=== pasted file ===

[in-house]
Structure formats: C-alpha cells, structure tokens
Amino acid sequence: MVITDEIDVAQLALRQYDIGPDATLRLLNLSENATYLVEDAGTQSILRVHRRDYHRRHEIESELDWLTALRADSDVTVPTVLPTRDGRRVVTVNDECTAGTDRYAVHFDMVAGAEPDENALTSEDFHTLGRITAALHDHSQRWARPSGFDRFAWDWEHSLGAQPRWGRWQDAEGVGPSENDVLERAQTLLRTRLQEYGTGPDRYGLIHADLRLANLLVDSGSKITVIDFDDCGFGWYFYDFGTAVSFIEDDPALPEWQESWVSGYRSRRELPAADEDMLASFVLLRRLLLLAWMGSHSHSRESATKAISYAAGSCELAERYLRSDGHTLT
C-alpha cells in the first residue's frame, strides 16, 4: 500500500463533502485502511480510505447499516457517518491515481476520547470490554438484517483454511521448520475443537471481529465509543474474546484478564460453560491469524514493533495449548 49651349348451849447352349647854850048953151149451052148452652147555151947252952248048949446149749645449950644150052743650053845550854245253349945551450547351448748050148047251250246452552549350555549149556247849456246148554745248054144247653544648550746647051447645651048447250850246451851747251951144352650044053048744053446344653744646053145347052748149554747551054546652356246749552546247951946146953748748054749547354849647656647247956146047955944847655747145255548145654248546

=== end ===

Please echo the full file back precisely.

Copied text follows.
[in-house]
Structure formats: C-alpha cells, structure tokens
Amino acid sequence: MVITDEIDVAQLALRQYDIGPDATLRLLNLSENATYLVEDAGTQSILRVHRRDYHRRHEIESELDWLTALRADSDVTVPTVLPTRDGRRVVTVNDECTAGTDRYAVHFDMVAGAEPDENALTSEDFHTLGRITAALHDHSQRWARPSGFDRFAWDWEHSLGAQPRWGRWQDAEGVGPSENDVLERAQTLLRTRLQEYGTGPDRYGLIHADLRLANLLVDSGSKITVIDFDDCGFGWYFYDFGTAVSFIEDDPALPEWQESWVSGYRSRRELPAADEDMLASFVLLRRLLLLAWMGSHSHSRESATKAISYAAGSCELAERYLRSDGHTLT
C-alpha cells in the first residue's frame, strides 16, 4: 500500500463533502485502511480510505447499516457517518491515481476520547470490554438484517483454511521448520475443537471481529465509543474474546484478564460453560491469524514493533495449548 49651349348451849447352349647854850048953151149451052148452652147555151947252952248048949446149749645449950644150052743650053845550854245253349945551450547351448748050148047251250246452552549350555549149556247849456246148554745248054144247653544648550746647051447645651048447250850246451851747251951144352650044053048744053446344653744646053145347052748149554747551054546652356246749552546247951946146953748748054749547354849647656647247956146047955944847655747145255548145654248546